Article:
Seventeen-year-old Rasmus "Caps" Winther's journey through the European League of Legends professional circuit has been filled with successful moments.
As a 16-year-old, he was among the top prospects emerging from the Challenger solo queue circuit. He played in the Turkish Champions League and won the summer cup while on Dark Passage, and after, he helped Dark Passage qualify for the International Wildcard Tournament alongside Andrei "Xerxe" Dragomir. He vividly remembered the moment of his first stage experience, as the crowd reacted to Dark Passage's beatdown of SuperMassive Esports.
"Whenever you went for a play or something, I would just wait for a second and then stop playing the game, but I would just listen to the crowd, and you could just hear them go crazy," he said. "It was an insane feeling."
Once he became eligible to turn pro, he joined Fnatic and has since helped it recapture some of its past glory. This includes helping the team find a semifinal berth against G2 Esports.
Indeed, he had been on Fnatic's radar -- but not solely because of his success in Turkey. Fnatic's team manager and interim head coach, Finlay "Quaye" Stewart, recalled a time when former head coach Nicholas "NicoThePico" Korsgaard had his eye on Caps, but there was more.
"Caps is someone that we used last year to test matchups with Febiven in the mid lane, so he was doing one vs. one's during playoffs," Stewart said. "In a lot of the one vs. one's, Caps was winning against [Fabian "Febiven" Diepstraten], so we were like, this guy actually looks pretty good. When it came to looking for mid laners for this year, we had Caps pretty high on our list for tryouts."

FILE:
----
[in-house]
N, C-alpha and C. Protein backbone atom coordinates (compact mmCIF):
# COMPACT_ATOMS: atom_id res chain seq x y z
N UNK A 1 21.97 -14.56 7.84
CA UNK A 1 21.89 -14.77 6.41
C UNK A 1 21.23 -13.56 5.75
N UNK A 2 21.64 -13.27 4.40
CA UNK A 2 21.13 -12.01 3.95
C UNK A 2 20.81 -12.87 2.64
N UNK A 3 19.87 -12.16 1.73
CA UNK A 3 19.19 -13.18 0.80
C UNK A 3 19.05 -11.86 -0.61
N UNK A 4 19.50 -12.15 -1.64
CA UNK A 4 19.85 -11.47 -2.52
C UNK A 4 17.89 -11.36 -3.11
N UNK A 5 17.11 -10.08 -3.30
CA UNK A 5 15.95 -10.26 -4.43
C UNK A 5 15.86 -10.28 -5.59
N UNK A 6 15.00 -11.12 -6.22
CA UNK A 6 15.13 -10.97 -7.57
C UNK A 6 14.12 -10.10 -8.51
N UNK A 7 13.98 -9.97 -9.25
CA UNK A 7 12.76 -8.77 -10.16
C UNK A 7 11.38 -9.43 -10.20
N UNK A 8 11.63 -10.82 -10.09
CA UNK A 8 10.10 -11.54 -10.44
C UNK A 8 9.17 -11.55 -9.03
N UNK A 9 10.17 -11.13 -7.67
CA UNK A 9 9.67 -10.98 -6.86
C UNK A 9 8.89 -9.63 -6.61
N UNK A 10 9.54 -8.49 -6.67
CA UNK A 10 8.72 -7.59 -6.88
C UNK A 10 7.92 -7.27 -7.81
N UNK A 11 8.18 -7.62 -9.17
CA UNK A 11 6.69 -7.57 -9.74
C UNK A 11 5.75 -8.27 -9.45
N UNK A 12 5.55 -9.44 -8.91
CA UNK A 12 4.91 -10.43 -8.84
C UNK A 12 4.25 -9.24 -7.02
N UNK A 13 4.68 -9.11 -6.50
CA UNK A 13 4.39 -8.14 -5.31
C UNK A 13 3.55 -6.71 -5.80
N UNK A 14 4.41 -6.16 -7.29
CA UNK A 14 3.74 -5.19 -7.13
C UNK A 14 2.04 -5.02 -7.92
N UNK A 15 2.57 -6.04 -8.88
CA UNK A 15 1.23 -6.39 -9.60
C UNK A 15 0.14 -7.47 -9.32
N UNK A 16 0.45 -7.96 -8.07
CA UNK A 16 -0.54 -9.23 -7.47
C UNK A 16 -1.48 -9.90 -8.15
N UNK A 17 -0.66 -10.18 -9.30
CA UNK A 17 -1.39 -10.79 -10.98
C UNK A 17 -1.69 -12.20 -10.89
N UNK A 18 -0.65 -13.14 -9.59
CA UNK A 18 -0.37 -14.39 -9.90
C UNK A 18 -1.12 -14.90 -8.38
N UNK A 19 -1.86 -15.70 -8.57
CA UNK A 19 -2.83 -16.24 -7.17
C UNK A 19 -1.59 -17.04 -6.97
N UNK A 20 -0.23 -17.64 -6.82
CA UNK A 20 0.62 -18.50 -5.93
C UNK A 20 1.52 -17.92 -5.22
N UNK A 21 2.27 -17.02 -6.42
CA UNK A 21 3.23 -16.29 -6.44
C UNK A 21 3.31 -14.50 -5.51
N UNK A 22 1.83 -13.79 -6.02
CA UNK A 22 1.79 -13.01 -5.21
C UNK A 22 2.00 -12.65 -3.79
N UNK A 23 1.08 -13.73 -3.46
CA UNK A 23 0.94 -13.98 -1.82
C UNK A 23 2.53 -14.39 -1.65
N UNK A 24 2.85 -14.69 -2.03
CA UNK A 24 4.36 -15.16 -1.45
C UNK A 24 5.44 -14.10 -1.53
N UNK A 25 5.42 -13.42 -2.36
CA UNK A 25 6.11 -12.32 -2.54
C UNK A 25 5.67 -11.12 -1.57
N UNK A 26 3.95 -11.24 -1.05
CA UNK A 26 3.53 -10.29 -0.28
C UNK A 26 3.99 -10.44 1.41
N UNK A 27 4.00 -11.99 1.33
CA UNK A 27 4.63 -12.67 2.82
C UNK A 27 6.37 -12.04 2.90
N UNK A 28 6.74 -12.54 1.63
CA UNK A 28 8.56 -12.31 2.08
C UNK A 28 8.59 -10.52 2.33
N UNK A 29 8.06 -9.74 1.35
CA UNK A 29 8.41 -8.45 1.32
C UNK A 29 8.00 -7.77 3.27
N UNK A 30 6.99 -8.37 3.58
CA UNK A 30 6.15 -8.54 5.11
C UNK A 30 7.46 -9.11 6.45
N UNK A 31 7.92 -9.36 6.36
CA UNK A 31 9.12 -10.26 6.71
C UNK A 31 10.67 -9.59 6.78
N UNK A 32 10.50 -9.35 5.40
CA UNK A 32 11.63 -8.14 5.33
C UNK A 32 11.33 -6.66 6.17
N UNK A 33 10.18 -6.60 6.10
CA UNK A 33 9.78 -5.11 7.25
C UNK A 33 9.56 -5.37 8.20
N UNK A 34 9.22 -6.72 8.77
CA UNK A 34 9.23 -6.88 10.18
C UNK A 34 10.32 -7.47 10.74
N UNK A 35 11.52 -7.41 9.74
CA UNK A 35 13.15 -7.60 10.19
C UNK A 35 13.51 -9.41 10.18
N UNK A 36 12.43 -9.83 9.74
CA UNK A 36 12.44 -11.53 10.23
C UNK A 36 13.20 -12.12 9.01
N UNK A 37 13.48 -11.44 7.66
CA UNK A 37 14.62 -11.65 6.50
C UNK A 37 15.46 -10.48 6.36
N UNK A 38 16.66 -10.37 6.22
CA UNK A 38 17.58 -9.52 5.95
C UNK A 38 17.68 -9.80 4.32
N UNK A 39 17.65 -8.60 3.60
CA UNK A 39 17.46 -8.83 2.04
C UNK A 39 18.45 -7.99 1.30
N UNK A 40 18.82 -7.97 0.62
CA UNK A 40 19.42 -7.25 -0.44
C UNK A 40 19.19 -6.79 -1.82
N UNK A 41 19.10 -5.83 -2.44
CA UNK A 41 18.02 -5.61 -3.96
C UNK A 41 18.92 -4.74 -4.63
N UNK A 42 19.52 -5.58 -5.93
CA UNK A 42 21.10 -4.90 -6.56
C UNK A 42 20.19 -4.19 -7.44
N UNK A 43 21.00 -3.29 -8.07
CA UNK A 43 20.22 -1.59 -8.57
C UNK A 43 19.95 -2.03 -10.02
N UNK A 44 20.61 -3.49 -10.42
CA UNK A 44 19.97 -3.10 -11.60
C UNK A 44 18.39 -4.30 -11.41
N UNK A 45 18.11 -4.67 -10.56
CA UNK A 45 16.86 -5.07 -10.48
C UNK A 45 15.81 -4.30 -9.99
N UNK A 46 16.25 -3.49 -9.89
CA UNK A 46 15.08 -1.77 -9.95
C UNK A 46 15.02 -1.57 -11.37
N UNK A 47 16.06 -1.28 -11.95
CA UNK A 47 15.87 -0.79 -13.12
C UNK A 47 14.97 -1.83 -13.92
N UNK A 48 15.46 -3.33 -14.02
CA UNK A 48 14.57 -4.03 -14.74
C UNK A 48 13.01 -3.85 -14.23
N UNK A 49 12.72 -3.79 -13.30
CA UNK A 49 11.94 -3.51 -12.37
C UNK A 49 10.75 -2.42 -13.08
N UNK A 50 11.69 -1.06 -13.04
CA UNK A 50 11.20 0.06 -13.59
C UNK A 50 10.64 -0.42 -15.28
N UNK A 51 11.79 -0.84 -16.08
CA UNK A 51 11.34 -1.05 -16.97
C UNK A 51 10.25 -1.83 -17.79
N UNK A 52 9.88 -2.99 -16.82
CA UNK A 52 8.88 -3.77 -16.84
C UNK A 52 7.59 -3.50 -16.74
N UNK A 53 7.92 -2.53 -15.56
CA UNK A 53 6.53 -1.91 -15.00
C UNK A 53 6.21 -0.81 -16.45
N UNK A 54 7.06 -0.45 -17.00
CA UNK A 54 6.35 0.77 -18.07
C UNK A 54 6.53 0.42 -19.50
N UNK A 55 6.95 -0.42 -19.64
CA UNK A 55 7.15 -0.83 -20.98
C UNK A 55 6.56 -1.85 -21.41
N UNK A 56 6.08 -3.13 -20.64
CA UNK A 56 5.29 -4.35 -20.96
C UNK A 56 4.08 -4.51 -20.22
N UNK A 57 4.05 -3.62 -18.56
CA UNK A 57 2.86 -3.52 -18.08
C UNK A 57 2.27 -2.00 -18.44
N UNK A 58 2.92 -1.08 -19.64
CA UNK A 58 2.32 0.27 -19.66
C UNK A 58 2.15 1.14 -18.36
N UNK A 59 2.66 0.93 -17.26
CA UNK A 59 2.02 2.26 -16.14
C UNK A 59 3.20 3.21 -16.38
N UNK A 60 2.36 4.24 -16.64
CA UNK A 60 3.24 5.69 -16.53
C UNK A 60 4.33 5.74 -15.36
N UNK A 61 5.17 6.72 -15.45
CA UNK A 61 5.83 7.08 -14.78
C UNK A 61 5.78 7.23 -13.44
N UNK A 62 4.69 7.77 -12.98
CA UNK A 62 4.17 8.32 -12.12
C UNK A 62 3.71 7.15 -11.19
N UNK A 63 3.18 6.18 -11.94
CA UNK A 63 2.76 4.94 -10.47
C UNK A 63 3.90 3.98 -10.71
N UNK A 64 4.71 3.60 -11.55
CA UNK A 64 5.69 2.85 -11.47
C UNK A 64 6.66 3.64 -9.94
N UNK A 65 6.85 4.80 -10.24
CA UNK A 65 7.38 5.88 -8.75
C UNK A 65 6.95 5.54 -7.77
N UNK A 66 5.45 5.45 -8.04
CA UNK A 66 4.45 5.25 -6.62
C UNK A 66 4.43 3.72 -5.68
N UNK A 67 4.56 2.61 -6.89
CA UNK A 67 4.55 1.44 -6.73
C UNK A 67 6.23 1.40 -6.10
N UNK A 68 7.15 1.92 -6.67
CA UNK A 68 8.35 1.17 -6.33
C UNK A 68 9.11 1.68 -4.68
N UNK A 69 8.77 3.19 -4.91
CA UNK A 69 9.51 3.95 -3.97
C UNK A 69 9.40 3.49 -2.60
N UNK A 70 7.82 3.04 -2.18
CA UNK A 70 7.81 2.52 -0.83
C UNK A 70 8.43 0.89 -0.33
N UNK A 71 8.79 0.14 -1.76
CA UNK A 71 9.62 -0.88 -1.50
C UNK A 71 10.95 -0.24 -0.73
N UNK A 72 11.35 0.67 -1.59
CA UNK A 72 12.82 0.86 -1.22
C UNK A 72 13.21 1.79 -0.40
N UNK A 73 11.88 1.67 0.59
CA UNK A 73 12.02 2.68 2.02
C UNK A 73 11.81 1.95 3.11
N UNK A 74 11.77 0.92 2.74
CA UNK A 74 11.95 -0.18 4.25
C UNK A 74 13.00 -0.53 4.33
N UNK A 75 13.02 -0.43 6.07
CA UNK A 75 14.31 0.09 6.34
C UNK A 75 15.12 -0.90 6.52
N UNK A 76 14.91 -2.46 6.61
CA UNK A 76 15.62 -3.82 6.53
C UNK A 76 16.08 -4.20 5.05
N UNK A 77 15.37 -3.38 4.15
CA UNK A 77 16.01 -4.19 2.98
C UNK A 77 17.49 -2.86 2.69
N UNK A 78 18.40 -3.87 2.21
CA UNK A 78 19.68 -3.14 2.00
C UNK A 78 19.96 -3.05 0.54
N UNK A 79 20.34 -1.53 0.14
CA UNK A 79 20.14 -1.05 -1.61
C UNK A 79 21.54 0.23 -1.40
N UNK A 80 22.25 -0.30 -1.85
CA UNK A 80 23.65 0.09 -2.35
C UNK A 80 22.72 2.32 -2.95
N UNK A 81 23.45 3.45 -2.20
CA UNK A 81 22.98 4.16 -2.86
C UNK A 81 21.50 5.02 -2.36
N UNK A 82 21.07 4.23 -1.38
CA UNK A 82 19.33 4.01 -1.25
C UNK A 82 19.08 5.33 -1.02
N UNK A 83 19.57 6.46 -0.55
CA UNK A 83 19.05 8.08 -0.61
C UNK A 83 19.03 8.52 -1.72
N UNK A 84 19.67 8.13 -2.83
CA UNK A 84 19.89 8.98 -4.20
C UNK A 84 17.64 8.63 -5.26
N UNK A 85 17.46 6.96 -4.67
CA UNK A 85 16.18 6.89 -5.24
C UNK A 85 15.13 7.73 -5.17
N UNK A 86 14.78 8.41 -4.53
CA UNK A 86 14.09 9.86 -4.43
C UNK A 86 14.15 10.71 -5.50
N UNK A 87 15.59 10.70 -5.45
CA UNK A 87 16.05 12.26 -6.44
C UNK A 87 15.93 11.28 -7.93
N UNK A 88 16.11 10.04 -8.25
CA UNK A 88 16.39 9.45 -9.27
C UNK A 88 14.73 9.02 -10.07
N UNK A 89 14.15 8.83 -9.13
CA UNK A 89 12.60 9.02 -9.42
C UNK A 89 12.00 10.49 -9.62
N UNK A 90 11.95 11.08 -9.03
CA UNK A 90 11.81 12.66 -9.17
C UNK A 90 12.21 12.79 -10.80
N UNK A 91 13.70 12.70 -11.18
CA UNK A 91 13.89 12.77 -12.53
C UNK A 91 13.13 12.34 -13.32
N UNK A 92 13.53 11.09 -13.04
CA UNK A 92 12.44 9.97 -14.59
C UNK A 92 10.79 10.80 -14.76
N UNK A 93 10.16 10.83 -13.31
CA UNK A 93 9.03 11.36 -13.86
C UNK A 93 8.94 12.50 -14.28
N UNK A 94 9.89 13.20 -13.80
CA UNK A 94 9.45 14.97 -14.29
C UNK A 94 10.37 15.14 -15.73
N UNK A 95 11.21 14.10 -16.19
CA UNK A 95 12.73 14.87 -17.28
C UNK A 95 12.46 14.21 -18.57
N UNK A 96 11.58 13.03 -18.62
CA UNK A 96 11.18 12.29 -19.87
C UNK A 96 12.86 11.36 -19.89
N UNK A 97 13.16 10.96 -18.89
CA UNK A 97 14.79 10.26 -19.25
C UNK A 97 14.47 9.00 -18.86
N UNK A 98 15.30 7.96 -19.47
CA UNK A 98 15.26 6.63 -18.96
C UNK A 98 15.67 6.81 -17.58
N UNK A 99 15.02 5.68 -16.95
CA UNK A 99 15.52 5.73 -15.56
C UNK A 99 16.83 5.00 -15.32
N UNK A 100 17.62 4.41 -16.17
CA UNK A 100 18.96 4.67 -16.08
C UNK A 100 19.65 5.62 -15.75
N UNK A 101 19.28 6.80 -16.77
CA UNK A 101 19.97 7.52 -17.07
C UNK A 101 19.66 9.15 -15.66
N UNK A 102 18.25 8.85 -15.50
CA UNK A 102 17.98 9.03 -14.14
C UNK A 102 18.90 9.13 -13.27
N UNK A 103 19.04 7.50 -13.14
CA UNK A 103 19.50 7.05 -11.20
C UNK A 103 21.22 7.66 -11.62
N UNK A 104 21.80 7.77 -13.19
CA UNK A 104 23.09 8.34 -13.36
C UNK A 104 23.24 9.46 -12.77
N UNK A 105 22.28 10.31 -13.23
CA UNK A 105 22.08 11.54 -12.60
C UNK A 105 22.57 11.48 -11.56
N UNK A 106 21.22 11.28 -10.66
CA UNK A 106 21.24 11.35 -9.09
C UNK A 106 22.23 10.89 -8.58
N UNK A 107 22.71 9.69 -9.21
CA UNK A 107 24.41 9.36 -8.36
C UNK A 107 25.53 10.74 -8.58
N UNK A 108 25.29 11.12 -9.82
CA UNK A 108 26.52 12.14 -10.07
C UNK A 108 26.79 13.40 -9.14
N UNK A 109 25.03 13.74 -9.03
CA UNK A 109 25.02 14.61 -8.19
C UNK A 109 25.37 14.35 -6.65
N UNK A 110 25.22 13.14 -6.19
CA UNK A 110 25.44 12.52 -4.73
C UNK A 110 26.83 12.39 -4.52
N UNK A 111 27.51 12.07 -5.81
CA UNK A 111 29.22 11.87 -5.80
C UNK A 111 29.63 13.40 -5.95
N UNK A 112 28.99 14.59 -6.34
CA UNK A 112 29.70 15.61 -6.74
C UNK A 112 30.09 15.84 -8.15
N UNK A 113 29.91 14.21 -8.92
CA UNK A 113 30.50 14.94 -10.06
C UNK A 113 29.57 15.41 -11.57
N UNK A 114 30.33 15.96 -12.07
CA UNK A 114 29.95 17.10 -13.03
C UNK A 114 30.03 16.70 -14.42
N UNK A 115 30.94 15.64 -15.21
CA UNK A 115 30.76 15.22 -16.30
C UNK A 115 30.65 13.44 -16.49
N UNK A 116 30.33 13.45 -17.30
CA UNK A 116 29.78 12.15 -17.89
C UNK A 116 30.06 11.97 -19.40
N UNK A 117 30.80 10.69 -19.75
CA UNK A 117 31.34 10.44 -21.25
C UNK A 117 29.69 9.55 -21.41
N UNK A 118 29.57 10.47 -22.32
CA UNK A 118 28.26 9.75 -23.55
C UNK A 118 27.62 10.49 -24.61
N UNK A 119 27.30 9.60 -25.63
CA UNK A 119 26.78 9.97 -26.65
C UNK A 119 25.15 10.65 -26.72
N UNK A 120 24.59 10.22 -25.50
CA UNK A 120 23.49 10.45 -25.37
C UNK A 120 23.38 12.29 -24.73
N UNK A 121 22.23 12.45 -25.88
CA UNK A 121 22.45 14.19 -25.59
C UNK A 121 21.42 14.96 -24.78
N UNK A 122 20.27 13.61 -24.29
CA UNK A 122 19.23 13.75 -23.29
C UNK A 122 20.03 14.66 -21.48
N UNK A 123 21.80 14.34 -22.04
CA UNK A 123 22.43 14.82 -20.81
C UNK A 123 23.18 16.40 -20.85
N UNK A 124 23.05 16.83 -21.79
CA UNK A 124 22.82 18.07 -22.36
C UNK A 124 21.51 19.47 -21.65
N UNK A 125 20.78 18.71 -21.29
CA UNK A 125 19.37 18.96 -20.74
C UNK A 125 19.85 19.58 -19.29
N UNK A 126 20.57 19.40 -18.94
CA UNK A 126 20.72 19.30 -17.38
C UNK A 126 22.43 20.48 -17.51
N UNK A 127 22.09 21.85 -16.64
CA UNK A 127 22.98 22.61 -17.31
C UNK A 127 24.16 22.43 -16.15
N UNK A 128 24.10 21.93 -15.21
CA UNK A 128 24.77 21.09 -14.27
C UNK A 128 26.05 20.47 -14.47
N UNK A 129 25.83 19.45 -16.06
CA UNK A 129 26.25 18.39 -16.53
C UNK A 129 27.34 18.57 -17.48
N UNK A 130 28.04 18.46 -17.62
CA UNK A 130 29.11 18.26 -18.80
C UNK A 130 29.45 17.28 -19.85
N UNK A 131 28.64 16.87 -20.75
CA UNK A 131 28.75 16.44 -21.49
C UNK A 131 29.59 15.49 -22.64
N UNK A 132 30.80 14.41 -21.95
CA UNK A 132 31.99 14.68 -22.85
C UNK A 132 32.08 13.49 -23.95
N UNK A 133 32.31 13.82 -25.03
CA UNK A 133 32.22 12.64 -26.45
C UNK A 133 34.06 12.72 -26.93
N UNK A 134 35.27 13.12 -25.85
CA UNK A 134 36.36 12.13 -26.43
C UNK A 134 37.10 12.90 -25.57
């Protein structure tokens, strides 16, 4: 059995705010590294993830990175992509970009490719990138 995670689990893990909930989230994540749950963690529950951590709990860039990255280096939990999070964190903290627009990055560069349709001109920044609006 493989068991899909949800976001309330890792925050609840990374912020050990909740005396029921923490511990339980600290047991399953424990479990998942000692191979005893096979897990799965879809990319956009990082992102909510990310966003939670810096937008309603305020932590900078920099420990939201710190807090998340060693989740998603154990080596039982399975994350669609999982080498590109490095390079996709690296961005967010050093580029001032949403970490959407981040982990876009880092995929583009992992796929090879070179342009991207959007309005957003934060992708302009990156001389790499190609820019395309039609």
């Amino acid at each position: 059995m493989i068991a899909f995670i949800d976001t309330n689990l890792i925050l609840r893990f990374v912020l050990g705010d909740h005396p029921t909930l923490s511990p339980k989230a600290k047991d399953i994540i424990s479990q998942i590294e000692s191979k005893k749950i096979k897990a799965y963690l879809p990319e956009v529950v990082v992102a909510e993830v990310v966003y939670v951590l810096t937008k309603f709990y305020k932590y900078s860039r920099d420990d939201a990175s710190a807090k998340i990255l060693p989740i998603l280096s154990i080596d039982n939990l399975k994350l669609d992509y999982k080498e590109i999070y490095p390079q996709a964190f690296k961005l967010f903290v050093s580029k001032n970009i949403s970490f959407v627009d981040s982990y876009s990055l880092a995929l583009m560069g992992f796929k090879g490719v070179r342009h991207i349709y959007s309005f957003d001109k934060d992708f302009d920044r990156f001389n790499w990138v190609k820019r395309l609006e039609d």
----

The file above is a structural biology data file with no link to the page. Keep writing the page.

Caps had gained recognition for his skills, especially on Taliyah and Aurelion Sol, two champions who shaped the meta near the end of the 2016 summer split when he was on Dark Passage.
"Everyone thought they were really bad, and they were solo queue champions, but everyone started playing them in competitive," he said. "Suddenly, everyone went to me because I had the most games on them.
"Particularly when I helped Fnatic, it was testing certain matchups that maybe Febiven hadn't tried enough in solo queue or scrims. I was just trying to help out in any way I could. At the same time, I was practicing against good mid laners, so it was a win-win situation."
Getting into Fnatic might have been the easy part, considering the trials that awaited the squad. With Caps, Paul "sOAZ" Boyer, Martin "Rekkles" Larsson, Jesse "Jesiz" Le and Maurice "Amazing" Stückenschneider on board, Fnatic was poised to make a splash in the 2017 EU LCS spring season, and many had seen G2 Esports as its sole competition in Group A.
However, Fnatic's inability to break through against other top teams had taken its toll emotionally.
"The problems come from the fact that we were a top-six team if you look at both of the groups, but we wanted to be at the top," Caps said weeks later. "People were really frustrated. When people start getting frustrated, we only become worse. I realize there's more than just the team's performance: the team's mood, my teammates, how they feel."